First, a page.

The U.N.'s International Court of Justice has ordered Myanmar to "take all measures within its power" to prevent any acts of genocide against ethnic Rohingya Muslims, who fled the country amid a bloody military crackdown in 2017.
The court's ruling Thursday in The Hague came in response to a complaint filed last November by the West African nation of Gambia on behalf of the 57-nation Organization of Islamic Cooperation against Myanmar, accusing it of violating the 1948 Genocide Convention.
More than 700,000 Rohingyas fled across the border into Bangladesh in August 2017 to escape a scorched earth campaign launched by Myanmar’s military. The government said it was responding to attacks on security posts by Rohingya militants in northwestern Rakhine state.
A U.N. investigation concluded the campaign was carried out "with genocidal intent," based on survivors’ accounts of massacres, extrajudicial killings, gang rapes and the torching of entire villages.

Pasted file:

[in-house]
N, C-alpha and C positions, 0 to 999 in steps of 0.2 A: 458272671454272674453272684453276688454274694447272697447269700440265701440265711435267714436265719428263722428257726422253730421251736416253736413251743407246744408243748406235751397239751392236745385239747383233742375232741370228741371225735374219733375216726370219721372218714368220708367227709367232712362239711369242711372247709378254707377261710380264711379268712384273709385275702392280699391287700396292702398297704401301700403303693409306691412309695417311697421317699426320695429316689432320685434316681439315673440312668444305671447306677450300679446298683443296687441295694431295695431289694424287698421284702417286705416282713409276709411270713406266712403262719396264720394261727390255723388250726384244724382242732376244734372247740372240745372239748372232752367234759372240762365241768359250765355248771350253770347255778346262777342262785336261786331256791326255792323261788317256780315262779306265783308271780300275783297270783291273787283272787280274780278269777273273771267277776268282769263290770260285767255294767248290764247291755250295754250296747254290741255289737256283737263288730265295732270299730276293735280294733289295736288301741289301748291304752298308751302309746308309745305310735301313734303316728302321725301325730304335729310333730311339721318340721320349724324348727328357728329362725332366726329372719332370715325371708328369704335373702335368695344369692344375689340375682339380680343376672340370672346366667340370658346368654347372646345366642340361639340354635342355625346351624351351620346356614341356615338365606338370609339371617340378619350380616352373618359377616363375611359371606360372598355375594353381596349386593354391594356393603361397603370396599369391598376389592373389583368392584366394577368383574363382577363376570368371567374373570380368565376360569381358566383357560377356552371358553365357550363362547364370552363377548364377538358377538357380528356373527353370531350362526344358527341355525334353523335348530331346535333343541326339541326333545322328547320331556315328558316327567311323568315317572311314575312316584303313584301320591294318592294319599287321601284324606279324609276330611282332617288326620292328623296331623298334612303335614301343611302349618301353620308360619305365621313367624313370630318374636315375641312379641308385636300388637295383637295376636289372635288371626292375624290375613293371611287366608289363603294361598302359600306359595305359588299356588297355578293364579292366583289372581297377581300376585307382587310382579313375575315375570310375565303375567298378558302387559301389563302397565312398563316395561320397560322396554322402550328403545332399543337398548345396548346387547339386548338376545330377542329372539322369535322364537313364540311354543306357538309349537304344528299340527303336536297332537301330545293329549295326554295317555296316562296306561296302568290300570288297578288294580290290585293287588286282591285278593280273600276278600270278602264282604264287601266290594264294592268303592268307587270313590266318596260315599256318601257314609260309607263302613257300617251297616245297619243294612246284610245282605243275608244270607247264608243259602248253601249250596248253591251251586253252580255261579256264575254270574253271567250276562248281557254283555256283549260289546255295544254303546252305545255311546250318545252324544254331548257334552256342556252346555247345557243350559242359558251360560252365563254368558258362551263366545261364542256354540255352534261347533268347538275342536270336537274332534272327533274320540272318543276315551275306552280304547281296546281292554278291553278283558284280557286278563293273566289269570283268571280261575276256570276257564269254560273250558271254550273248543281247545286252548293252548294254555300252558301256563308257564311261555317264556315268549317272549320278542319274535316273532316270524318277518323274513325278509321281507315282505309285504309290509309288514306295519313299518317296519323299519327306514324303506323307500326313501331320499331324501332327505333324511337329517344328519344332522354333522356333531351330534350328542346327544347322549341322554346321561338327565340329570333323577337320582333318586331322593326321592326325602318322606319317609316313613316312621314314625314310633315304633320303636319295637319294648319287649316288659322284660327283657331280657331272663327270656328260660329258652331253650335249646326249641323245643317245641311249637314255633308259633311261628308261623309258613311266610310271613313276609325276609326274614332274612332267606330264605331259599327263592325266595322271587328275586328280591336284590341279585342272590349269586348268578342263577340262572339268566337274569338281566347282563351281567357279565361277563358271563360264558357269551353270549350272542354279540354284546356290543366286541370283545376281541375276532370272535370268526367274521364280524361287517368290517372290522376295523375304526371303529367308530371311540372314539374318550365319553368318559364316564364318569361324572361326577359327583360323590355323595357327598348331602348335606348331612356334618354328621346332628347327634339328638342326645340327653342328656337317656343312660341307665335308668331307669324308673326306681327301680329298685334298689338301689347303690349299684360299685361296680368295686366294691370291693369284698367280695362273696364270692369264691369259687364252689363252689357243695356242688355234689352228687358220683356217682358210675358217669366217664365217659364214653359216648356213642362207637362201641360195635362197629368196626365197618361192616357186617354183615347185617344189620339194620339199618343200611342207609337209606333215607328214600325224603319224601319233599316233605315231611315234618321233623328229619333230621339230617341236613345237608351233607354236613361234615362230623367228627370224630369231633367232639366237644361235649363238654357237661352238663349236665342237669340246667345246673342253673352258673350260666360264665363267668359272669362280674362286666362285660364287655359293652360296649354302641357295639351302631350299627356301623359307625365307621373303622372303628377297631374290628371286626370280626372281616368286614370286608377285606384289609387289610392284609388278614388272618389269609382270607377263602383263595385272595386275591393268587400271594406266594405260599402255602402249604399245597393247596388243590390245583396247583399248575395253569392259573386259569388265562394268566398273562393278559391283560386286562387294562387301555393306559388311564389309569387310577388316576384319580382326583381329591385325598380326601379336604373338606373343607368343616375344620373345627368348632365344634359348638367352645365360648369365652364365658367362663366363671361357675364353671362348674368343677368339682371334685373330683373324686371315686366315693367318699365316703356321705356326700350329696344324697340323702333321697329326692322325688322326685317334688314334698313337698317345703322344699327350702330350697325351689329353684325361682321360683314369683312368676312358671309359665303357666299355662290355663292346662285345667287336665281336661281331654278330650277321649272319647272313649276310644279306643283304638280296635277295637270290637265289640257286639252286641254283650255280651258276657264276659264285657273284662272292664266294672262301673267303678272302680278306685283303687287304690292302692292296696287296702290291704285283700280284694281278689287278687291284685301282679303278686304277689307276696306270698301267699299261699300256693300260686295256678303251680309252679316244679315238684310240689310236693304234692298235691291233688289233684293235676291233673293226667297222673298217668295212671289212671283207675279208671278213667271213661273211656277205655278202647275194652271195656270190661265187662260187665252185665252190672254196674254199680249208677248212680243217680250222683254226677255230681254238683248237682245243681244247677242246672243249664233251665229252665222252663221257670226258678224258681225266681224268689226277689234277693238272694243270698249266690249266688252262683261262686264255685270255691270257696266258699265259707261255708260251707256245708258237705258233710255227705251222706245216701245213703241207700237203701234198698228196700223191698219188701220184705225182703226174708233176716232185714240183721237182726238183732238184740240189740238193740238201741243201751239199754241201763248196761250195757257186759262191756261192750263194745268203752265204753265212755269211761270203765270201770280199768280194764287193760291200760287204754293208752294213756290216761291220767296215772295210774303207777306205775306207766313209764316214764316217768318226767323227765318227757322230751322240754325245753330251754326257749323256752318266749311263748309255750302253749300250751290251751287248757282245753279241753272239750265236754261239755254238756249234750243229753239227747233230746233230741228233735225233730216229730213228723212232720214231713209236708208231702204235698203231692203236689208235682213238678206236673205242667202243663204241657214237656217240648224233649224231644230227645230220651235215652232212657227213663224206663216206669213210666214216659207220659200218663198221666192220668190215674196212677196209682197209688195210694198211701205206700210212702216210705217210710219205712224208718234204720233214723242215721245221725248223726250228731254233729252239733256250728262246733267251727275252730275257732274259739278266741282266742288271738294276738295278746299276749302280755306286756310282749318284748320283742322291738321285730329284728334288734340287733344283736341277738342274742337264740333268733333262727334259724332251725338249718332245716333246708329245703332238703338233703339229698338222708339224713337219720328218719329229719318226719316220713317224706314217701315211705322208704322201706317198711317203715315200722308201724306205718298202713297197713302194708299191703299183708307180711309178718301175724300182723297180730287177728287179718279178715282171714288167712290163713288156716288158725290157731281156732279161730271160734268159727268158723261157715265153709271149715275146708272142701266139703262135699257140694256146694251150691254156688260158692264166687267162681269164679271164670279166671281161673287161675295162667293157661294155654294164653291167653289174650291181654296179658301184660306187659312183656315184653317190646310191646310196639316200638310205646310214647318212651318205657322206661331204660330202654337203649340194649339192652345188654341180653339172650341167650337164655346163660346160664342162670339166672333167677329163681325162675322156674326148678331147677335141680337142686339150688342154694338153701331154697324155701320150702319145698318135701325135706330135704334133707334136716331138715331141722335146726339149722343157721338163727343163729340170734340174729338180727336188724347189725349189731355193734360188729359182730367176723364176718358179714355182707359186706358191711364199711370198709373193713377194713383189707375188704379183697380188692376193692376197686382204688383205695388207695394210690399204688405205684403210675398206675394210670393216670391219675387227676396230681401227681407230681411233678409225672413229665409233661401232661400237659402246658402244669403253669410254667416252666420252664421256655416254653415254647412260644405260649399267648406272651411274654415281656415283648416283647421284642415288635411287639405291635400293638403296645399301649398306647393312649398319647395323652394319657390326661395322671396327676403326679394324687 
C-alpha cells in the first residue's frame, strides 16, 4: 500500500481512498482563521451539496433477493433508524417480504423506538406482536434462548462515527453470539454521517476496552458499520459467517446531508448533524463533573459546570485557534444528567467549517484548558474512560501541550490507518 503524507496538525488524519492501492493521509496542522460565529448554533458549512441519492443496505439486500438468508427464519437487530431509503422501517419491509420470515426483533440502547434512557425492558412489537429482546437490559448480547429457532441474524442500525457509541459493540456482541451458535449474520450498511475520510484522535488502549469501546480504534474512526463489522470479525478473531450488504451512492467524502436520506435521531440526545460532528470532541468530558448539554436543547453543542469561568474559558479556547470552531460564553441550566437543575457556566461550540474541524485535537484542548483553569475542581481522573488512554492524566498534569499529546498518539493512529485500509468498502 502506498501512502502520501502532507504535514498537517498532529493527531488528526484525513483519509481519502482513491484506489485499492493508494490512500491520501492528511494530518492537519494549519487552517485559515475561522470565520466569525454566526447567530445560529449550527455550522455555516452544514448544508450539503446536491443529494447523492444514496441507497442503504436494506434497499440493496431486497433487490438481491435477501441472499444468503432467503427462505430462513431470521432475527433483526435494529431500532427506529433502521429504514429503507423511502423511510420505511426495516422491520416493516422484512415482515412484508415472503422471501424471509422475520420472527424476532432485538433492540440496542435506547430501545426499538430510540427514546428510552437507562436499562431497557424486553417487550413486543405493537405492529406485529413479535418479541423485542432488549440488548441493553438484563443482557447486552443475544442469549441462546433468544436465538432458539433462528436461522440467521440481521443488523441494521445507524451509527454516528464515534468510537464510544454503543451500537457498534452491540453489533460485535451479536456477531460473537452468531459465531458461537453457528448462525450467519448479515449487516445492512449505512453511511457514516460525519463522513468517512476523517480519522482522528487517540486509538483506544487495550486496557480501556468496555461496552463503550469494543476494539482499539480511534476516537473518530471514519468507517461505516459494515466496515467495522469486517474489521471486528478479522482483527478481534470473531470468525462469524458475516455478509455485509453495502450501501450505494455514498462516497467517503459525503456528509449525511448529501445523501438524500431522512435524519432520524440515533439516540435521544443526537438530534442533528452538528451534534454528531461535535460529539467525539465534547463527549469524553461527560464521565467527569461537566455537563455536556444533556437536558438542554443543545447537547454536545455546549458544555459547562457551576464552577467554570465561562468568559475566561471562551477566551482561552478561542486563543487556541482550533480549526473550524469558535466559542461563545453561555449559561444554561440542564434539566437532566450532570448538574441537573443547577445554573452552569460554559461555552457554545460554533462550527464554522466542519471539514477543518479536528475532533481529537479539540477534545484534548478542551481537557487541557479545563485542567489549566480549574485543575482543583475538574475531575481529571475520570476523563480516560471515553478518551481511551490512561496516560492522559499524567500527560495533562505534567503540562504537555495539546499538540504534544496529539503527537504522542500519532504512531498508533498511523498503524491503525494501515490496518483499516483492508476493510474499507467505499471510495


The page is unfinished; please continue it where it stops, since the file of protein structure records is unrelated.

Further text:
In the massive Kutupalong refugee camp in southeastern Bangladesh’s Cox's Bazar district, jubilant cheers broke out as news of the favorable ruling spread. Refugees praised Gambia and the international community for bringing the matter before the court.
"We have seen a positive outcome from this decision,” said Mohammad Zubair, a Kutupalong resident and member of the Arakan Rohingya Society for Peace and Human Rights, an advocacy group. At home with roughly a dozen other people listening to live coverage of the court proceedings, he told VOA, “Myanmar’s government can’t deny what happened to the Rohingyas.”
Razia Sultana, coordinator of the Free Rohingya Coalition, welcomed the court’s ruling as the first step in securing a better future for the refugees and their compatiots in Myanmar.
“This is just the beginning of a historic journey for the Rohingyas,” said Sultana, who was honored with an International Women of Courage Award last April for her work with Rohingya refugees.
Bangladesh Foreign Minister AK Abdul Momen voiced his hope that the decision will make it possible for the hundreds of thousands of Rohingya refugees in his country to return home.
“This verdict is a victory for humanity, a milestone for human rights activists across nations. I hope the promise that Myanmar made to us to take back the Rohingya Refugees, they will keep their promise,” he said from Ecuador, where he is currently visiting.
A ‘real and imminent risk’
In reading the decision, the court’s president, Abdulqawi Ahmed Yusuf, said the Rohingya remained at a "real and imminent risk" of persecution at the hands of the military.